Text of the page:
Some celebrity cases have been mishandled, but they pale in comparison to the sloppy prosecution that has characterized India’s high profile rioting trials. In 1984, Jagdish Tytler, a Congress party worker, stood accused of leading mobs to kill Sikhs after two of Prime Minister Indira Gandhi’s Sikh bodyguards assassinated her. Since then, Tytler has repeatedly avoided any major punishment. and the Central Bureau of Investigation cleared him of any wrongdoing. Recently, however, the Delhi High Court ordered a new investigation, and the case remains open. For a crime allegedly involving mass murder committed as far back as 1984, Tytler’s continued trial with no end in sight highlights the callousness with which the police and the justice system treat even heinous crimes that would shock most people into urgent action.
Similarly, the riots of 2002 — which culminated in the death of thousands of Muslims in the state of Gujarat, under then-Chief Minister Narendra Modi — continue to draw accusations of government-driven subversion and witch-hunting. Demands that Modi face prosecution persist, while others whom courts have found guilty of inciting violence (including a Gujarat state cabinet colleague) have been granted bail pending challenges to their convictions. Shockingly, the Gujarat government failed to challenge these bail decisions.
A number of factors are responsible for India’s abysmal rule of law record: a co-opted, non-independent constabulary, controlled tightly by the political class; an overworked judicial system incapable of handling the massive influx of cases in a timely way; poor infrastructure; and the use of outdated forensic techniques. Yet at the root of each of these issues lies an absence of political will and an absence of any real electoral repercussions.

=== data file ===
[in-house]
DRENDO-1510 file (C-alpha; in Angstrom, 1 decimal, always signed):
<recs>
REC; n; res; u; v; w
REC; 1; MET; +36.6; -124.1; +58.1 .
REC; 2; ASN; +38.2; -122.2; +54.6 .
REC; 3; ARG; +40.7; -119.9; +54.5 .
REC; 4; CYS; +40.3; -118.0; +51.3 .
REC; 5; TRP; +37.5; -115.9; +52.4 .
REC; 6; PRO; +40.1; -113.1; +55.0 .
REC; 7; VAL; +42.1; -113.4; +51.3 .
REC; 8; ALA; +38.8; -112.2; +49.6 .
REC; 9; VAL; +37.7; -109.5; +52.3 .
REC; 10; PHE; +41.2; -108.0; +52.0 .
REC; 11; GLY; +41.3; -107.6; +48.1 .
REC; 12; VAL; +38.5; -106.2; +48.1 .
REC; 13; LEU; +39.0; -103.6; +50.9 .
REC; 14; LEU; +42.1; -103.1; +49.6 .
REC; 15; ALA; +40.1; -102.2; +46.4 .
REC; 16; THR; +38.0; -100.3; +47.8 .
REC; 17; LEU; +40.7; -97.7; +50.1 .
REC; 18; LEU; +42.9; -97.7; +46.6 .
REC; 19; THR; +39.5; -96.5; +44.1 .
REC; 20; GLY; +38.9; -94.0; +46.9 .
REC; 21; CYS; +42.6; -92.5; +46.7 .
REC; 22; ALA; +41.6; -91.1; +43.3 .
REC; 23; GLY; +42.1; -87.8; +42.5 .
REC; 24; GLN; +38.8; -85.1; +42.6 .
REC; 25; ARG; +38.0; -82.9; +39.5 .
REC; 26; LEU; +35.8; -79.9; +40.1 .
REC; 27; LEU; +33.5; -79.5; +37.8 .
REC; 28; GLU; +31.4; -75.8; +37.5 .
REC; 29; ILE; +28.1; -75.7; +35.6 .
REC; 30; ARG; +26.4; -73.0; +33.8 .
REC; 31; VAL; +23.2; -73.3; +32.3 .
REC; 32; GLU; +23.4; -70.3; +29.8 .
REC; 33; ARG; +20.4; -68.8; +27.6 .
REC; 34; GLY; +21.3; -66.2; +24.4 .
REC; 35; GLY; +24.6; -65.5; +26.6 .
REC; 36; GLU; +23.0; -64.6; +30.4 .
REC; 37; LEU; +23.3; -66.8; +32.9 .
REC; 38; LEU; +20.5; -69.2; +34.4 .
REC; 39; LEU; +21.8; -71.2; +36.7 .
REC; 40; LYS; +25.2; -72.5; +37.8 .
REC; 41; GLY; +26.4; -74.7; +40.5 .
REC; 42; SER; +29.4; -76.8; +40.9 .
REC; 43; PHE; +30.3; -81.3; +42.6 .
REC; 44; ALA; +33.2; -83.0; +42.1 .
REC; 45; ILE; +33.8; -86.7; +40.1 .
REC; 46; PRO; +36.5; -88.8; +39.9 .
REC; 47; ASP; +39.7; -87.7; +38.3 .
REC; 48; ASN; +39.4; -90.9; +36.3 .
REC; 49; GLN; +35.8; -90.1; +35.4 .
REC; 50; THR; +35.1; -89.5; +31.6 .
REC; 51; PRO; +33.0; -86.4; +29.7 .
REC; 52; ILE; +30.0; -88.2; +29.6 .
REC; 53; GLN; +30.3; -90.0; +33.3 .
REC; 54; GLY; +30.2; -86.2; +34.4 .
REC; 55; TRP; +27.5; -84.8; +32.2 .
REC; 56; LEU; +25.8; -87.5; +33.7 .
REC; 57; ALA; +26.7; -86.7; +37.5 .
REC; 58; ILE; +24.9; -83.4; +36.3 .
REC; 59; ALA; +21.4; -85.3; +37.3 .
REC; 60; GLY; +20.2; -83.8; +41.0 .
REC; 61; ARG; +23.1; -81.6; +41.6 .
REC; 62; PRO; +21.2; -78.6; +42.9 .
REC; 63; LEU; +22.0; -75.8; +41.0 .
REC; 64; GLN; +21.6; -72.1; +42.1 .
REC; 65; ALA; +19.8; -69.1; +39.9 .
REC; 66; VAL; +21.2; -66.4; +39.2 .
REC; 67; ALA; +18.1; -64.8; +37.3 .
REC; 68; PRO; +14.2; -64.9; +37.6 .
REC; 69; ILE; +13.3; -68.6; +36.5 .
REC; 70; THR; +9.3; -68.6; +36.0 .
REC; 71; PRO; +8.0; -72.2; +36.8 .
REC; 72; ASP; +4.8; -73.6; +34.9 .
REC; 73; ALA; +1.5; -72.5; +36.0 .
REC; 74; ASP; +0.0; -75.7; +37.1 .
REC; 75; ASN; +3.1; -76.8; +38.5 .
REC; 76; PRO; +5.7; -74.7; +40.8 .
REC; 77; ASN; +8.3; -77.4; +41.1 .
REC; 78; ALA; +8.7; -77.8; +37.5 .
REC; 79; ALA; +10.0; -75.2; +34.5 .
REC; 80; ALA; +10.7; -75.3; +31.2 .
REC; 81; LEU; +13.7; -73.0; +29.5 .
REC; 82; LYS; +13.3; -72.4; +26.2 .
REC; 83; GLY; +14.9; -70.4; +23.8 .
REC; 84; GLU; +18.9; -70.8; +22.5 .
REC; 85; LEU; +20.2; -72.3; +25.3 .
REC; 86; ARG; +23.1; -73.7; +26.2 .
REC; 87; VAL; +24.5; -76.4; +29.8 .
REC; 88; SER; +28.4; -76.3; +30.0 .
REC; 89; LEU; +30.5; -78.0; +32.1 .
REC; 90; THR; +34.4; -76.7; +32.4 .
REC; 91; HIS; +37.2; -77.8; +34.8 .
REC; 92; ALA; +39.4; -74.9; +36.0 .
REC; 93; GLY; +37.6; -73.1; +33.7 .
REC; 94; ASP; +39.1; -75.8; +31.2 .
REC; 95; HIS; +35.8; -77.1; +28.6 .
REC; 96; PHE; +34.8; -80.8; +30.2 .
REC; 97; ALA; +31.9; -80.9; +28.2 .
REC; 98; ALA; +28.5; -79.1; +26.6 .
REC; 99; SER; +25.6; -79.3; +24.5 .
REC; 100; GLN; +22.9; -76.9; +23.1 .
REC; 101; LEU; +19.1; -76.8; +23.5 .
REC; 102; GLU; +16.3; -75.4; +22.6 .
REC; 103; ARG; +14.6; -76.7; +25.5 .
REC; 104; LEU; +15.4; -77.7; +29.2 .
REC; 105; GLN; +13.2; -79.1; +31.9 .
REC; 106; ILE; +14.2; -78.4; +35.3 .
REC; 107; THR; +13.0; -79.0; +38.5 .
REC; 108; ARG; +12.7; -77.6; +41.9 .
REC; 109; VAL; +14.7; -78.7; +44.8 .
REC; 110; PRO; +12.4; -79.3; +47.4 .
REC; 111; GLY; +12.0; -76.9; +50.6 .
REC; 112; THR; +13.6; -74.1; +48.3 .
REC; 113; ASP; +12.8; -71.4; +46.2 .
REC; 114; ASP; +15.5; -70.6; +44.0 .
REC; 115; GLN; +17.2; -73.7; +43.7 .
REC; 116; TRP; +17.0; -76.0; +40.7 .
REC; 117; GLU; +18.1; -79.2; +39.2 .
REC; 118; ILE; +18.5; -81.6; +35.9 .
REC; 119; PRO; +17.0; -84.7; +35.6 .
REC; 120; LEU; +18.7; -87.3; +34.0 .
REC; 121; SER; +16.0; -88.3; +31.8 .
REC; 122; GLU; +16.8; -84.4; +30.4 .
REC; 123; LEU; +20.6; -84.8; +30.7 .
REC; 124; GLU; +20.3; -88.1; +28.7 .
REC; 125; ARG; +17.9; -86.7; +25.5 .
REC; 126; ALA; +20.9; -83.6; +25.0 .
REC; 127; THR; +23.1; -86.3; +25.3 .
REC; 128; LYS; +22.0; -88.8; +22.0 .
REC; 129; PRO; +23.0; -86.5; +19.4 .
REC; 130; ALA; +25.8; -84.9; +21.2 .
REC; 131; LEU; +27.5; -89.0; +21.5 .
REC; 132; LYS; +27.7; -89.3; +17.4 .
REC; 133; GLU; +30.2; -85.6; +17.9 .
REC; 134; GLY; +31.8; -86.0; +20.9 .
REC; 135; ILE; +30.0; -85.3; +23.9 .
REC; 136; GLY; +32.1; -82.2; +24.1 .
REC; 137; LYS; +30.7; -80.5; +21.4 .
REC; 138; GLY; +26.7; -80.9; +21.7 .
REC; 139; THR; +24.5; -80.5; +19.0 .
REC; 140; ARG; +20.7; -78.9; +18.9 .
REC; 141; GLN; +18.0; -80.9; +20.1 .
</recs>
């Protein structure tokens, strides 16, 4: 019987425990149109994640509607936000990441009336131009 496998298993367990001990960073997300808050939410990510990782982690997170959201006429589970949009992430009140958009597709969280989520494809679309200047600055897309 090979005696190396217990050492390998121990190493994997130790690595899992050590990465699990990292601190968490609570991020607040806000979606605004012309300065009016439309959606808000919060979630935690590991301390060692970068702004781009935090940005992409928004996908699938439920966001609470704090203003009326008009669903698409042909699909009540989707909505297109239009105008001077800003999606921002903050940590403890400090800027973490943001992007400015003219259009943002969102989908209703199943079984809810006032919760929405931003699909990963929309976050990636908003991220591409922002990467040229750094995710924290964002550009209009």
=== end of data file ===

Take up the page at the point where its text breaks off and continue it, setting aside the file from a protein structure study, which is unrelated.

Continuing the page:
Sanjay Dutt’s preferential treatment simply hasn’t rankled voters enough to prompt change. Salman Khan’s legions of fans remain unfazed by allegations that he may have escaped punishment on the basis of technicalities. And gruesome rioting crimes somehow fail to generate the sort of backlash that would make them costly for politicians — or would at least galvanize the public enough to ensure quick and fair trials. India’s political elite lack any electoral incentive to systemically reform the country’s justice system. In fact, the converse may be true: Given how crime-ridden India’s political landscape remains, reforming the justice system might prove electorally unrewarding for many in the political class. It will therefore take an act of political statesmanship to usher in any lasting change.
To the Western world, India appears to be a rare oasis in a desert of tin-pot dictatorships and pseudo-democracies. The subcontinent frequently earns recognition on the world stage for its stated commitment to the rule of law and its record for peaceful transfers of power. Yet these narratives, based on a formal understanding of India’s legal and political systems, fail to recognize that India’s political and legal elite pay lip service to the rule of law while allowing its consistent and unscrupulous subversion.
Indian movie stars often detest the word “Bollywood,” which they consider unbefitting and belittling of a legitimate movie industry that actually rivals Hollywood. Ironically, the trial of Bollywood’s reigning superstar serves as an indicator that the country’s commitment to due process is a shallow, caricaturish approximation of the real deal. For a country that aspires to become a global power, India’s shockingly poor rule of law record reflects a bygone era.
Photo credit: ARIJIT SEN/Hindustan Times via Getty Images